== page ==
When breast cancer metastasizes, that means it has spread to other places in your body outside of the breast. Whether the cancer spreads to the bones, lungs, liver, or another place, it is still considered breast cancer. This is because these metastases have the same type of cancer cells as the primary cancer located in the breast.
MBC is sometimes referred to as advanced breast cancer or Stage 4 breast cancer. It is important to note that while “Stage 4 breast cancer” is commonly used interchangeably with “MBC,” the 2 terms do not always mean the same thing. The stage is determined at or soon after diagnosis, based on whether the cancer is limited to 1 area of the breast or whether it has spread to other areas or organs at said time. Over the course of the disease, your stage will most likely remain the same, even when the disease becomes metastatic. This means that you can have Stage 2 breast cancer and still have metastatic disease.
Incidence of breast cancer in the United States
Breast cancer is the most common cancer among women in the United States (excluding cancers of the skin). As of January 1, 2019, there were more than 3.8 million women living in the US who had been diagnosed with breast cancer at some point in their lives. The number of women diagnosed with or living with MBC, however, is not currently measured. This makes it difficult to measure survival rates in MBC.
Types of treatment
Although researchers continue to study MBC, there is currently no cure. For now, the goals of treatment include extending life, reducing the symptoms of the disease, and improving quality of life. Treatment with the goal of improving quality of life is also referred to as palliative care.
MBC treatments vary for each patient. Treatment decisions are made based on specific disease characteristics, including MBC subtypes. These subtypes have specific receptors, which can tell your cancer to grow. Receptors include
- Estrogen receptor (ER)
- Progesterone receptor (PR)
- Human epidermal growth factor receptor 2 (HER2)
Patients whose cancers have estrogen and/or progesterone receptors are said to have ER-positive and/or PR-positive disease. They are often treated with hormone therapy. Over time, MBC will become resistant to this type of treatment and will then likely be treated with chemotherapy.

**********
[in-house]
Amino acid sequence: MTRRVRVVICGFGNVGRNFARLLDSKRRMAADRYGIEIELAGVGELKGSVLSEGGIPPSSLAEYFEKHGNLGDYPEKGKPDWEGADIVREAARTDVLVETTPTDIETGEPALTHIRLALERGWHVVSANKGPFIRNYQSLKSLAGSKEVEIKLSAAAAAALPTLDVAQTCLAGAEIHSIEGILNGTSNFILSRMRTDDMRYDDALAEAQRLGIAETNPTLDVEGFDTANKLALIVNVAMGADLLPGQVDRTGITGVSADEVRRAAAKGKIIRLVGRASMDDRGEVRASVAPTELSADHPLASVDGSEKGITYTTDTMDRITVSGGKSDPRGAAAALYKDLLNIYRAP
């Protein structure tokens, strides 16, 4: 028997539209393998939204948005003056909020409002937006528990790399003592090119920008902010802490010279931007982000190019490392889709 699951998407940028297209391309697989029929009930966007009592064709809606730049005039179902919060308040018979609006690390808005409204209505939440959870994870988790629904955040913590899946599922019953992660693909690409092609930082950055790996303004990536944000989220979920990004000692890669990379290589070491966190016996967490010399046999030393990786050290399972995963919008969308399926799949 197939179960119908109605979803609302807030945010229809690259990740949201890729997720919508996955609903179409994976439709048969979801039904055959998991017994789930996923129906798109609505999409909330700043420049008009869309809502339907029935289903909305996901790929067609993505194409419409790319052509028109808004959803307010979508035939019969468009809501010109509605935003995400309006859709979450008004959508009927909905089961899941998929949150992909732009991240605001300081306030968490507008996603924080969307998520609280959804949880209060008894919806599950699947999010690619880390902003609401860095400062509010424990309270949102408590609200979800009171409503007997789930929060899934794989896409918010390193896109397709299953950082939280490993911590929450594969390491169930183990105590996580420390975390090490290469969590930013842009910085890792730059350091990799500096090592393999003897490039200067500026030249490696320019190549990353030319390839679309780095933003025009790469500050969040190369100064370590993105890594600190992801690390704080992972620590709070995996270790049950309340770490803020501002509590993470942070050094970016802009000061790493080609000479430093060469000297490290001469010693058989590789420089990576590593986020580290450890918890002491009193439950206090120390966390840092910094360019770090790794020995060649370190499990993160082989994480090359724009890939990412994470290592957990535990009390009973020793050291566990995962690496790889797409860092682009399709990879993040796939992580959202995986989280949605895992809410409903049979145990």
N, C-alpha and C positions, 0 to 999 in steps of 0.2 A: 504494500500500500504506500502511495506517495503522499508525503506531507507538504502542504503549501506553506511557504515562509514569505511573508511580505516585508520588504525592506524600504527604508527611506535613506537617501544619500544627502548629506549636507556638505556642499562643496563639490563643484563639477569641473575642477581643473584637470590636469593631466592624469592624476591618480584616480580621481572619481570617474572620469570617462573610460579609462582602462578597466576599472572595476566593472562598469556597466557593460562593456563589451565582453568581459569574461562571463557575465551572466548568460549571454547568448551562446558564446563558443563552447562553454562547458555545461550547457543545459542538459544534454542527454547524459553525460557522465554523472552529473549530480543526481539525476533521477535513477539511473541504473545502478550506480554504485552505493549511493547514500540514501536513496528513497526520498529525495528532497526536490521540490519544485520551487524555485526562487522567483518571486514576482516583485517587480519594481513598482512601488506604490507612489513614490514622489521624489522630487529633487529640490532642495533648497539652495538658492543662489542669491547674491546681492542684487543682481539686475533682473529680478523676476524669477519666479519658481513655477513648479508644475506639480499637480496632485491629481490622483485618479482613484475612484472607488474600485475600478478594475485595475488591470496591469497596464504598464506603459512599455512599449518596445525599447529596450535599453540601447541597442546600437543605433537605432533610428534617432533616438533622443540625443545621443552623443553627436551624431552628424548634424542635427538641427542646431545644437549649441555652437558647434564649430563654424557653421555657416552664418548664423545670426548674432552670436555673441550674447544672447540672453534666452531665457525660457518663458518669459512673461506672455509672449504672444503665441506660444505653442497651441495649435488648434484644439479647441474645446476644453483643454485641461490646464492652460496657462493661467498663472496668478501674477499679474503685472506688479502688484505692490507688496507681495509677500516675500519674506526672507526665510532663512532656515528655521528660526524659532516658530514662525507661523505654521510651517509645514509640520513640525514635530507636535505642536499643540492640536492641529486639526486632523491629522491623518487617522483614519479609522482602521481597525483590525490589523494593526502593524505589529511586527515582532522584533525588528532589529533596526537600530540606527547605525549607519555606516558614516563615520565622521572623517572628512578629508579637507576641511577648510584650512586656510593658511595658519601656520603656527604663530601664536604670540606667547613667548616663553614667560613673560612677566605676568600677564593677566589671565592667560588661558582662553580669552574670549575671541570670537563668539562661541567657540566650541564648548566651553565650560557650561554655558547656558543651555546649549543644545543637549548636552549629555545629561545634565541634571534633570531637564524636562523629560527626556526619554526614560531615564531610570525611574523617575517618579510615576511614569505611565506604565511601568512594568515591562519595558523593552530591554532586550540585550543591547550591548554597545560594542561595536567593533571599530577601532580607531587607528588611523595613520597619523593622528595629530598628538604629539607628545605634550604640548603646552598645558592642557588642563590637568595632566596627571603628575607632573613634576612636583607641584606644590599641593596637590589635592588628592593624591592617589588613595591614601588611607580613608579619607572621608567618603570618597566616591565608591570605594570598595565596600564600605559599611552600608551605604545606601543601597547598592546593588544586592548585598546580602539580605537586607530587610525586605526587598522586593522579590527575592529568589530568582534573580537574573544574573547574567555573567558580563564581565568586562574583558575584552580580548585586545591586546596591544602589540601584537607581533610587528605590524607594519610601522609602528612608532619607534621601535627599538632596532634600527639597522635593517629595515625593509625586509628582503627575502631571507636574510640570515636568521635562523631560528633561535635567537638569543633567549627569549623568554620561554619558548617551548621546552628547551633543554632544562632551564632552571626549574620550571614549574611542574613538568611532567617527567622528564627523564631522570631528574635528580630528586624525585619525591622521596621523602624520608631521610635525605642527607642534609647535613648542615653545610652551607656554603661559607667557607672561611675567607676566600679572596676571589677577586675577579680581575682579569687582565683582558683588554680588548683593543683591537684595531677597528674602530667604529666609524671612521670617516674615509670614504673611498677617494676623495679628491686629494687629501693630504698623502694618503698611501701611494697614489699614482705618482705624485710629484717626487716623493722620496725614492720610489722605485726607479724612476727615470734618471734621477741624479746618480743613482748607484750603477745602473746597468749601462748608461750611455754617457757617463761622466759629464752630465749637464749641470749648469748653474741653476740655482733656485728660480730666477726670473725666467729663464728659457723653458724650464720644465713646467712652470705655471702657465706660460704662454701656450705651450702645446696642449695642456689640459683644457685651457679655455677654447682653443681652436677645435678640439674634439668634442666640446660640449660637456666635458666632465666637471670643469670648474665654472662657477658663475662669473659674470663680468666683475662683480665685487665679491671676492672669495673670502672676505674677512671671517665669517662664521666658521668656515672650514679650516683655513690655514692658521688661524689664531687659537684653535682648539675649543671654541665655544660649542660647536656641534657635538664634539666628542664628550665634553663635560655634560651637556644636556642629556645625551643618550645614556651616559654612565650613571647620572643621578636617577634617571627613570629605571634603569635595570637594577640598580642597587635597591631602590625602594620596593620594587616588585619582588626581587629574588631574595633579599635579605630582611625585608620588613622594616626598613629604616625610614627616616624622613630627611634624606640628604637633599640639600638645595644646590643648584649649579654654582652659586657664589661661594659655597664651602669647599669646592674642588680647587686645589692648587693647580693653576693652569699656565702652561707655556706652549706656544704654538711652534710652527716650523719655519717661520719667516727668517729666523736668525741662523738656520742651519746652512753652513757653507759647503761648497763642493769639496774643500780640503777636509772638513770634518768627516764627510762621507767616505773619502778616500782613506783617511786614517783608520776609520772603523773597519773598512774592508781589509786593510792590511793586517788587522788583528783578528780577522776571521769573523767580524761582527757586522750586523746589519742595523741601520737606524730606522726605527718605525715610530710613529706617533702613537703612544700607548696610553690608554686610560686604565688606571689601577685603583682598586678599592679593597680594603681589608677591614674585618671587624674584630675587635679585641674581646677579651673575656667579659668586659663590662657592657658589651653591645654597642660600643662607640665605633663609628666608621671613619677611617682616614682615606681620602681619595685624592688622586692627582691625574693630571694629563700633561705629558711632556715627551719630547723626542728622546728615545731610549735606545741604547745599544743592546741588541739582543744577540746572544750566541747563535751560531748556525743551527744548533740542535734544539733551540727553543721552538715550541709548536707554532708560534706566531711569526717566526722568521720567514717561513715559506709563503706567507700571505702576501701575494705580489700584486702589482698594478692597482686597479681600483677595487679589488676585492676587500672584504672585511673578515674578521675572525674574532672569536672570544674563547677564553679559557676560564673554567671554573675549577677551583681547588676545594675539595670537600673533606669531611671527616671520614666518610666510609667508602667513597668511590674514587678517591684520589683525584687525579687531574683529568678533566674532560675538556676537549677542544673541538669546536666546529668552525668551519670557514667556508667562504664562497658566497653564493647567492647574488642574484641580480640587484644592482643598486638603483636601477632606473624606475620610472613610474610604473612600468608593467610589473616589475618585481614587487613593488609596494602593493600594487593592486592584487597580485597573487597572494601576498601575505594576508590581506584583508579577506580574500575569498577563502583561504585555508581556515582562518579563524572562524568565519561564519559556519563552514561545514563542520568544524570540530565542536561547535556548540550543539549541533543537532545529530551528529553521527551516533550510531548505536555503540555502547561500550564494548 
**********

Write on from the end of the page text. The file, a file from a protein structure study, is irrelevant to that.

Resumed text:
Patients whose cancers have HER2 receptors are said to have HER2-positive disease. Patients with HER2-positive disease are treated with targeted therapies that work against the HER2 receptor with the goal of extending life. Treatment may also include chemotherapy.
Patients with triple-negative disease, or those whose cancer is negative for ER, PR, and HER2, are typically treated with chemotherapy from the beginning.
Everyone living with metastatic breast cancer will have their own individual experience with diagnosis, treatment, and day-to-day life. It is important to educate yourself and find your own support system to help you on your journey.
Working with your health care team
Because your experience with MBC is different from everyone else’s, it is important to keep the lines of communication open between you and your health care team. This includes reporting to them any and all symptoms and side effects—not only physical, but emotional, as well. Understanding your unique situation will help you to be an informed participant in your treatment decisions. By advocating for yourself, you can better understand your disease and the treatment options that are available.
Throughout MBCInfoCenter℠, you can find additional information, support, and resources about MBC. Topics include everything from treatment information to tips about your day-to-day living. You will also find information about support groups and advocacy groups.